Challenges we need to address before life on Mars
Priya Wadhwa
Space Exploration

Challenges we need to address before life on Mars

Now that Hazza is back, let's look at what's next for UAE's space vision.

Hazza Al Mansoori has come back to his home in the UAE. For almost a week after he landed, he has undergone several medical tests, the results of which are critical to his core mission: to study the impact of microgravity living on the health of humans.

This was one of the first major steps taken by the UAE in its vision to one day, in the coming 100 years, be able to settle and form human colonies on Mars.

The impact of microgravity on humans can be quite dangerous, as it affects the movement of fluids in our body, including our blood, as well as our bones, putting one at a greater risk of a heart stroke and fractures.

So if we are to succeed in travelling to and living on Mars, we need to be very healthy to survive the travel. The harsh conditions on Mars are another major challenge.

Challenges on Mars

The planet Mars is about half the size of Earth, but it does not have water in the form of oceans that separate land masses. It used to have a lot of water on its surface, but that has dried up from the harsh heat from the Sun, at least from the surface anyway. Some scientists theorise that in spite of the dry surface, Mars could have an abundance of ground water deep under its surface.

The fact is that if humans were to survive on Mars, they’ll need to work with the resources they have.

Mars does have the elemental needs for life to exist on the planet. It has the Sun as an energy source, the elements of carbon, hydrogen, oxygen, and nitrogen, water as ice on its poles, as well as a possibility of water under the ground.

These are things we can work with to survive. However, one of the biggest problems on Mars is its atmosphere.

Its atmosphere is 1 percent as dense as that on earth, with very little oxygen. This not only makes it difficult for earth dwellers to breathe on the red planet, but the lack of pressure reduces the boiling temperature of water to 0°C. Since human bodies and the fluids in them rest at 37°C, the lack of pressure would see our bodies boiling from within.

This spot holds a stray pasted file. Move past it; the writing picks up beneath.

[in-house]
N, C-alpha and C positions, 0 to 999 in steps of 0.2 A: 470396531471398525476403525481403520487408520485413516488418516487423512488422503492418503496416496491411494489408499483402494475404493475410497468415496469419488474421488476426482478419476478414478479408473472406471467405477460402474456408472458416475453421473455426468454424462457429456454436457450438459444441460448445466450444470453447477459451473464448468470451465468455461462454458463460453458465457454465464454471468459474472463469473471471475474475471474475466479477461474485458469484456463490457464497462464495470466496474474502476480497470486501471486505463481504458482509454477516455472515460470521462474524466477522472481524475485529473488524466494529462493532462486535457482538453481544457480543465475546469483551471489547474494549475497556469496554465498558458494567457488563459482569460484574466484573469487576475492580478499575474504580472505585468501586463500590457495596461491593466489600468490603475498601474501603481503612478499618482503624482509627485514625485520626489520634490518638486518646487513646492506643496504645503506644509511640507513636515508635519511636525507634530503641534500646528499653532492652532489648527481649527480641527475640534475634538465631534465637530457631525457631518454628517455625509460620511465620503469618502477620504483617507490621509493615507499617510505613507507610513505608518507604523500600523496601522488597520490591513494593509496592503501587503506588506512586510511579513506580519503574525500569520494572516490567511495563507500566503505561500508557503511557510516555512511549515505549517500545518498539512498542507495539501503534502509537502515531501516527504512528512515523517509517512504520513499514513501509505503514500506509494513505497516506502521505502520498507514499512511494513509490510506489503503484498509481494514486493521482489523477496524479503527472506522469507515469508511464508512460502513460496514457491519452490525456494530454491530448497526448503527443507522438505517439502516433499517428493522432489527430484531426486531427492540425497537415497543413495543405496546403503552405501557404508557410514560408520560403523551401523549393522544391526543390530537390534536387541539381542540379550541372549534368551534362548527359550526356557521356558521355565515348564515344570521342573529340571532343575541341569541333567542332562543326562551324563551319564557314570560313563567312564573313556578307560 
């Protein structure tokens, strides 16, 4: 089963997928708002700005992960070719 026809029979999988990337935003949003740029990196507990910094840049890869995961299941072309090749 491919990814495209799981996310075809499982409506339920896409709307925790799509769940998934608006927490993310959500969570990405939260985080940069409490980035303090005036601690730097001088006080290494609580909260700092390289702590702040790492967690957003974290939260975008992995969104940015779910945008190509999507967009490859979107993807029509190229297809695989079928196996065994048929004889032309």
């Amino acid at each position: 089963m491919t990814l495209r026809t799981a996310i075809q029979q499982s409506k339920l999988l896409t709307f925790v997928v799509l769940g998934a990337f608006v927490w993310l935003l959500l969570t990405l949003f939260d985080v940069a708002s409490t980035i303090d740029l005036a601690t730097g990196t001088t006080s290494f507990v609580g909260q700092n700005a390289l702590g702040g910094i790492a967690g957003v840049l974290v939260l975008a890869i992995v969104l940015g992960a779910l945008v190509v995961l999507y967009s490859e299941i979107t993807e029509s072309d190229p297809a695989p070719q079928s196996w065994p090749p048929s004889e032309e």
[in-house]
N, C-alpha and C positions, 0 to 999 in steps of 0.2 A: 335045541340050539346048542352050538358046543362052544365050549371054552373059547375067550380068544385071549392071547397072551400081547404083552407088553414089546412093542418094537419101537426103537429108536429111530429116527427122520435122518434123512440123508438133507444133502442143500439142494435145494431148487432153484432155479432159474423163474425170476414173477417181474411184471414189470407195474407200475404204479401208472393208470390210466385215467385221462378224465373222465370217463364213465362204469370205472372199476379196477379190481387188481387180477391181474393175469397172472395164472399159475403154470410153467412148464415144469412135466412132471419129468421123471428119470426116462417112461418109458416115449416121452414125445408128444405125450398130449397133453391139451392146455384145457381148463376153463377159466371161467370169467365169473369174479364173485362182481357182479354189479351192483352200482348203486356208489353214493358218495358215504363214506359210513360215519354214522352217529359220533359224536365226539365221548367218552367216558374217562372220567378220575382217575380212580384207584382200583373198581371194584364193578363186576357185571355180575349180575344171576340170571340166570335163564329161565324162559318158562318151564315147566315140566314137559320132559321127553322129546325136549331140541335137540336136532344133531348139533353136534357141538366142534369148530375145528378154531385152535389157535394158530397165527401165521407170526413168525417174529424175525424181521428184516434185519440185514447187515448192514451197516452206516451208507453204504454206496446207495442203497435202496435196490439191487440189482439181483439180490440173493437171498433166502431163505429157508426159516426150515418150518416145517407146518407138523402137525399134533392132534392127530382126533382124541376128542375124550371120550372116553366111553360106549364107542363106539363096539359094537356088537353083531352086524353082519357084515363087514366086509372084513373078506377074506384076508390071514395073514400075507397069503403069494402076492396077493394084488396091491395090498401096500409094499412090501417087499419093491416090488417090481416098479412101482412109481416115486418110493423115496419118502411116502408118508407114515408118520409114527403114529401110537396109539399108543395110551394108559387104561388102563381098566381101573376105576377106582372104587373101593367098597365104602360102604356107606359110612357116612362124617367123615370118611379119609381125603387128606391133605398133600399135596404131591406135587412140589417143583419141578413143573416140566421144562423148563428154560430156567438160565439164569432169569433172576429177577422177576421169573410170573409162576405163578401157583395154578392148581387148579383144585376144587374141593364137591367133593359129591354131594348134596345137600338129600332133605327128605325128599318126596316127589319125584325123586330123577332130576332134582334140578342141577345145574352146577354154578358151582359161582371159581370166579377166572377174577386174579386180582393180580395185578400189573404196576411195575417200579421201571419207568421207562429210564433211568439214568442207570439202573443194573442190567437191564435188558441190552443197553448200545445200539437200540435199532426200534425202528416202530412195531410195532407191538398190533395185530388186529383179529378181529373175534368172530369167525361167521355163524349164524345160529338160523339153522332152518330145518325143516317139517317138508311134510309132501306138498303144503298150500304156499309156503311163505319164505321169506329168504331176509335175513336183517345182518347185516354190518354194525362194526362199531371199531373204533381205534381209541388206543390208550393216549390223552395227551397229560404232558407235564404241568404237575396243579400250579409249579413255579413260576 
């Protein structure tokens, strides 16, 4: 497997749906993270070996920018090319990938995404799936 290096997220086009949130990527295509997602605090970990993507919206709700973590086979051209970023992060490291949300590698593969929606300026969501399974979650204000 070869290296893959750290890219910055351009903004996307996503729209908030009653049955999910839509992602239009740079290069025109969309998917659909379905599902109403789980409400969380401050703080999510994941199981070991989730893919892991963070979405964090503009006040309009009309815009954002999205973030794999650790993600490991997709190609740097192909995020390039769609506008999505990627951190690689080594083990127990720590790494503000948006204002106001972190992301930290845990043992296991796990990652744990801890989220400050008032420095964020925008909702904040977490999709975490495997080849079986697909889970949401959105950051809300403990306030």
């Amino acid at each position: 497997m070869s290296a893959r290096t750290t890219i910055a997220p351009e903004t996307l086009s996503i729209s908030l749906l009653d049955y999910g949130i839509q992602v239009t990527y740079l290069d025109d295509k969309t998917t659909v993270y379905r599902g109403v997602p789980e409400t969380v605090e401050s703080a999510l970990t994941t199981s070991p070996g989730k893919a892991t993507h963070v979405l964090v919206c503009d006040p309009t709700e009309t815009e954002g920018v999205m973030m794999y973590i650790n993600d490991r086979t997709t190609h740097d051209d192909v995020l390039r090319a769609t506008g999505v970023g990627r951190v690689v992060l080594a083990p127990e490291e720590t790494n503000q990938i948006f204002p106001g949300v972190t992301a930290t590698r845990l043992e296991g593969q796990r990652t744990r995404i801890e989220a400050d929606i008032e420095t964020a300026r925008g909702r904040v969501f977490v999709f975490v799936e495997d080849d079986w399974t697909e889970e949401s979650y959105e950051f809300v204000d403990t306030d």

The temperature of Mars itself is -63°C. While at its hottest point near its equator, it is at -20, at night it can go as low as -73. On the poles and in winter months, it goes far lower. This has a huge impact on human bodies as well, as we would freeze at those temperatures.

So it is the air, its temperature, as well as its atmospheric pressure that are dangerous to humans.

Yes, space suits are an option in the above cases, so are temperature-controlled closed-off colonies that people never leave, like Biosphere 2, but those are not ideal or sustainable scenarios for the long term.

The experiments of sustaining life in Biosphere 2 were of enormous help, as they highlighted the challenges of life in confined places. But the sheer inability for people to continue living there happily and in peace shows that it is not a long term solution.

Inspiring generations to solve these issues

When Hazza live streamed education and science experiments for children, many didn’t get the gravity or importance of him doing so.

What he did there, was inspire a generation of children in the UAE to be interested in space. Ultimately, they will be the ones who work on solutions to realise UAE’s centennial plan for life on Mars.

Solutions to solve the challenges on Mars will take decades. Yet, some scientists expect humans to make the physical journey to Mars, even if it is for a short time, in the 2030s. That journey will be crucial in getting more reliable first hand data regarding its atmosphere, level of elements, and more.

The actual journey to Mars will take almost 1 year. So one can understand why Hazza’s experiments at the International Space Station were so crucial for the UAE to be better prepared to embark upon realising its vision for life on Mars.